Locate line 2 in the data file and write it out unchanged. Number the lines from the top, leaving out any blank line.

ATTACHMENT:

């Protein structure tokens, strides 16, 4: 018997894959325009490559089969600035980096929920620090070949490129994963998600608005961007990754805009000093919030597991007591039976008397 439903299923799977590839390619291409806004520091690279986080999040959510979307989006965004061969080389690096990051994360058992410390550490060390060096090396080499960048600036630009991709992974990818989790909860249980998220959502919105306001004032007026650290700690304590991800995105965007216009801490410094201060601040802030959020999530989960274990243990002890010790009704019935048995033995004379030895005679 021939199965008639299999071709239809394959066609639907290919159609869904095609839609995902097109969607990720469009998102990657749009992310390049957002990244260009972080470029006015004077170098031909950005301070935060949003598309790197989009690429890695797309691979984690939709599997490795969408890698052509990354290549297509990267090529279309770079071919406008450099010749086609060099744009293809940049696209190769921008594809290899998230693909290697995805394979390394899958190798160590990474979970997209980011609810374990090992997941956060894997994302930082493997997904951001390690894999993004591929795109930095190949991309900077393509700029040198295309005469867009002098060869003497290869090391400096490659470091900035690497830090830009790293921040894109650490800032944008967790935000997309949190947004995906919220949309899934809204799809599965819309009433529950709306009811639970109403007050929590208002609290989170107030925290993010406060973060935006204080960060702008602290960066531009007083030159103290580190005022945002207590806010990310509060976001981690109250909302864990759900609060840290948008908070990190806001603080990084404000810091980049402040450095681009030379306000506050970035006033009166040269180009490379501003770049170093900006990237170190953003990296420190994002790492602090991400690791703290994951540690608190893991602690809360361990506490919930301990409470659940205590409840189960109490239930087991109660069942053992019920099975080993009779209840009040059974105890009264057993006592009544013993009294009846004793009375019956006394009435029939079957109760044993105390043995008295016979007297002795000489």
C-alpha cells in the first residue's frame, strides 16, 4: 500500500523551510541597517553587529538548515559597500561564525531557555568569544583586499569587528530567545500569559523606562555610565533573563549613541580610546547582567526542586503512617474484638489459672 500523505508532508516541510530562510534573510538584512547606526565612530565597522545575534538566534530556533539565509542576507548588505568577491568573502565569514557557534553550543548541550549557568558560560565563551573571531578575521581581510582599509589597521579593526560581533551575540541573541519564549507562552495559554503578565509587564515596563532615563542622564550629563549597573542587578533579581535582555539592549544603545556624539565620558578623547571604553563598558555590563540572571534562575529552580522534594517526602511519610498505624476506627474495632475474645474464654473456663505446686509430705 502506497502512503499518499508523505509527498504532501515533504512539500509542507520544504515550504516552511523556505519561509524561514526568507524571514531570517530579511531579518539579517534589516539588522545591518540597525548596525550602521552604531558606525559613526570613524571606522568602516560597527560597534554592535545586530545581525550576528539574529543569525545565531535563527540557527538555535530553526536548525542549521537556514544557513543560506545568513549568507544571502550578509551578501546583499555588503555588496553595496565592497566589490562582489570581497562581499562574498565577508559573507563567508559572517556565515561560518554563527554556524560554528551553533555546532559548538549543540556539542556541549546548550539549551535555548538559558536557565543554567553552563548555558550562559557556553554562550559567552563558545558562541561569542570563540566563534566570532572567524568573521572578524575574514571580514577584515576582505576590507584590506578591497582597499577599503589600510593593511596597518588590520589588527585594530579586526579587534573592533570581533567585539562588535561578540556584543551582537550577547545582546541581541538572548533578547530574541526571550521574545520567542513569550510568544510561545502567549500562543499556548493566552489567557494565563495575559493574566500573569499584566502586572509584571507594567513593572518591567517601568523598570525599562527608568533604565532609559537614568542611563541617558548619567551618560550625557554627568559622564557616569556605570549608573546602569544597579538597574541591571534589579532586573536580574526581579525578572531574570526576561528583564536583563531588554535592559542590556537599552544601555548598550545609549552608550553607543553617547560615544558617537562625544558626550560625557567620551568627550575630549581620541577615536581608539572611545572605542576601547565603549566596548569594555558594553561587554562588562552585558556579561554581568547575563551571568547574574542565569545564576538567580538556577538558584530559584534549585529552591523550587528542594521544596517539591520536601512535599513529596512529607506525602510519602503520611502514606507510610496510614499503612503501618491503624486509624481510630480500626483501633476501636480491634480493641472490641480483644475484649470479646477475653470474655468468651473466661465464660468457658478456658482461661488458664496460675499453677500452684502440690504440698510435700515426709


C-alpha cells in the first residue's frame, strides 16, 4: 500500500523551510541597517553587529538548515559597500561564525531557555568569544583586499569587528530567545500569559523606562555610565533573563549613541580610546547582567526542586503512617474484638489459672 500523505508532508516541510530562510534573510538584512547606526565612530565597522545575534538566534530556533539565509542576507548588505568577491568573502565569514557557534553550543548541550549557568558560560565563551573571531578575521581581510582599509589597521579593526560581533551575540541573541519564549507562552495559554503578565509587564515596563532615563542622564550629563549597573542587578533579581535582555539592549544603545556624539565620558578623547571604553563598558555590563540572571534562575529552580522534594517526602511519610498505624476506627474495632475474645474464654473456663505446686509430705 502506497502512503499518499508523505509527498504532501515533504512539500509542507520544504515550504516552511523556505519561509524561514526568507524571514531570517530579511531579518539579517534589516539588522545591518540597525548596525550602521552604531558606525559613526570613524571606522568602516560597527560597534554592535545586530545581525550576528539574529543569525545565531535563527540557527538555535530553526536548525542549521537556514544557513543560506545568513549568507544571502550578509551578501546583499555588503555588496553595496565592497566589490562582489570581497562581499562574498565577508559573507563567508559572517556565515561560518554563527554556524560554528551553533555546532559548538549543540556539542556541549546548550539549551535555548538559558536557565543554567553552563548555558550562559557556553554562550559567552563558545558562541561569542570563540566563534566570532572567524568573521572578524575574514571580514577584515576582505576590507584590506578591497582597499577599503589600510593593511596597518588590520589588527585594530579586526579587534573592533570581533567585539562588535561578540556584543551582537550577547545582546541581541538572548533578547530574541526571550521574545520567542513569550510568544510561545502567549500562543499556548493566552489567557494565563495575559493574566500573569499584566502586572509584571507594567513593572518591567517601568523598570525599562527608568533604565532609559537614568542611563541617558548619567551618560550625557554627568559622564557616569556605570549608573546602569544597579538597574541591571534589579532586573536580574526581579525578572531574570526576561528583564536583563531588554535592559542590556537599552544601555548598550545609549552608550553607543553617547560615544558617537562625544558626550560625557567620551568627550575630549581620541577615536581608539572611545572605542576601547565603549566596548569594555558594553561587554562588562552585558556579561554581568547575563551571568547574574542565569545564576538567580538556577538558584530559584534549585529552591523550587528542594521544596517539591520536601512535599513529596512529607506525602510519602503520611502514606507510610496510614499503612503501618491503624486509624481510630480500626483501633476501636480491634480493641472490641480483644475484649470479646477475653470474655468468651473466661465464660468457658478456658482461661488458664496460675499453677500452684502440690504440698510435700515426709